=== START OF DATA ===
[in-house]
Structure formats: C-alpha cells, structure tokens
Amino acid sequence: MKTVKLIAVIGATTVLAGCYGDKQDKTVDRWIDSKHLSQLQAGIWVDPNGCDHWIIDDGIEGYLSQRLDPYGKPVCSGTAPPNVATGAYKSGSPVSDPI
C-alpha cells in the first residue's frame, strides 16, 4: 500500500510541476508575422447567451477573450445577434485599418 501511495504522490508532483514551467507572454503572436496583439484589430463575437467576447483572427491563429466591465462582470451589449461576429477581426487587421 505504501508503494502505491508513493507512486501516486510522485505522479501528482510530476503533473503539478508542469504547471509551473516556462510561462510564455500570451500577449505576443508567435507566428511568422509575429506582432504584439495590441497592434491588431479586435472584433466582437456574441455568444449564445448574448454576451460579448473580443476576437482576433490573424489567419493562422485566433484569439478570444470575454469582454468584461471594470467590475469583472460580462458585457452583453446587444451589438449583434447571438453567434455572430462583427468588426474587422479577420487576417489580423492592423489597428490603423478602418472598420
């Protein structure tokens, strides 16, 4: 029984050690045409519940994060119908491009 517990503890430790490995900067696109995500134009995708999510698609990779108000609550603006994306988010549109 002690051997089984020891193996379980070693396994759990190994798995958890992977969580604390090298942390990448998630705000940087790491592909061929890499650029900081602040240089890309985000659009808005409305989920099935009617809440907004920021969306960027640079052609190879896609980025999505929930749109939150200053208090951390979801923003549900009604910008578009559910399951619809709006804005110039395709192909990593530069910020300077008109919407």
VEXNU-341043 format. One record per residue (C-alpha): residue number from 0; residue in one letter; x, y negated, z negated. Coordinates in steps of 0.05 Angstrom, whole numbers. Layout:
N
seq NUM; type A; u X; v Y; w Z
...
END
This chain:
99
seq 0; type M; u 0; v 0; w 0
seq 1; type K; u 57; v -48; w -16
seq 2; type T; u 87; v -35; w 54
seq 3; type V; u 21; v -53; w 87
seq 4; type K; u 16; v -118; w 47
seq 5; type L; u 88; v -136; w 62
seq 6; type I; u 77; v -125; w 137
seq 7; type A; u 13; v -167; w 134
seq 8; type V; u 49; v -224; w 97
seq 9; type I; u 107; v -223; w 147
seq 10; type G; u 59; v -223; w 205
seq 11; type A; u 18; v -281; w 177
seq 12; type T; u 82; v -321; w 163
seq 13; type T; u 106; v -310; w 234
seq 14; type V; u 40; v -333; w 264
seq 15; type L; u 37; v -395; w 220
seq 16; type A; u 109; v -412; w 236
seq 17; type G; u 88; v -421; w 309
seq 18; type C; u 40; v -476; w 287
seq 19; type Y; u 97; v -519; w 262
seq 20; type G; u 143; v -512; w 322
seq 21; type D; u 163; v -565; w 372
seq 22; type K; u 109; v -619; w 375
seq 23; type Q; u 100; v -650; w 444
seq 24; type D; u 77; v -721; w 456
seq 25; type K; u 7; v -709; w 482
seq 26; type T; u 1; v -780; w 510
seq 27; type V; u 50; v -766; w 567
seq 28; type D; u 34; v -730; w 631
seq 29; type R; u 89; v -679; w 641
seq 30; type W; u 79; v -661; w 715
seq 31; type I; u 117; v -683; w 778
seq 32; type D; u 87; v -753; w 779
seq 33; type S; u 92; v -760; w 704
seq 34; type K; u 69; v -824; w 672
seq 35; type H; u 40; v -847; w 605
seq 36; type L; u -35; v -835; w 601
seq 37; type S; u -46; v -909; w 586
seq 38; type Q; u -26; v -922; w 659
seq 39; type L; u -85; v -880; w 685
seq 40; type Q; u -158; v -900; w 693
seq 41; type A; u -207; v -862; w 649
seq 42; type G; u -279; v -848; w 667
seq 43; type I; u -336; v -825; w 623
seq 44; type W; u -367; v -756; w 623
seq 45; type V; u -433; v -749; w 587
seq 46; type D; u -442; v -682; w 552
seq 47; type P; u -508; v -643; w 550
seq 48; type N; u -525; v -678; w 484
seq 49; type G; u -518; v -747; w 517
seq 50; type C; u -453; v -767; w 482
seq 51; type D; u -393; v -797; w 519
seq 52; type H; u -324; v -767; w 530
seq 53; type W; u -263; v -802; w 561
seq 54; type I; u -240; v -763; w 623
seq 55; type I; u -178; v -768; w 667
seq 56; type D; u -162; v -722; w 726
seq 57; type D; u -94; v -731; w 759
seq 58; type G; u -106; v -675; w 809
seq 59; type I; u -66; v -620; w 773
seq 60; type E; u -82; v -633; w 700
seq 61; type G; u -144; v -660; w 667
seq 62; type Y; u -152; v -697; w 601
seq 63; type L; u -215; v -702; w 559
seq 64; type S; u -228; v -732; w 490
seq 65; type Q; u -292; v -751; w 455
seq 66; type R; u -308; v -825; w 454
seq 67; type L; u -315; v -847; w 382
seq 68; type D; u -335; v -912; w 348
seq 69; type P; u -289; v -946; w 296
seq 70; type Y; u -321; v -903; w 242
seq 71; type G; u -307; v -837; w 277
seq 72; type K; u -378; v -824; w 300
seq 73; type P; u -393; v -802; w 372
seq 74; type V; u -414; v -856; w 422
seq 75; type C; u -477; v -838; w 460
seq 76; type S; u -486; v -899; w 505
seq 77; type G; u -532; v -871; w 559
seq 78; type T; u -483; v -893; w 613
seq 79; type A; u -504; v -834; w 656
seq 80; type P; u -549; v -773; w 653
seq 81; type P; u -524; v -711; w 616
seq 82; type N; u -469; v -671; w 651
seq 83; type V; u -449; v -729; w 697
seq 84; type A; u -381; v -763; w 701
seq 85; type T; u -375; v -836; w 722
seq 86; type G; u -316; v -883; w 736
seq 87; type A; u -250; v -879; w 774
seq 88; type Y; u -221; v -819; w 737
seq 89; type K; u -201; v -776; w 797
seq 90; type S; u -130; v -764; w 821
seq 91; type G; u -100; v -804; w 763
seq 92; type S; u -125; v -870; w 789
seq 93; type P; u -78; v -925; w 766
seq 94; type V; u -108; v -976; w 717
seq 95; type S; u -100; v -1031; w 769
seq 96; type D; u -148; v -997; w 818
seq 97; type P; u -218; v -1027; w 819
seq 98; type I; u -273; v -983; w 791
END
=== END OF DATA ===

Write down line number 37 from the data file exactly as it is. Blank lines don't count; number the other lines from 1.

seq 24; type D; u 77; v -721; w 456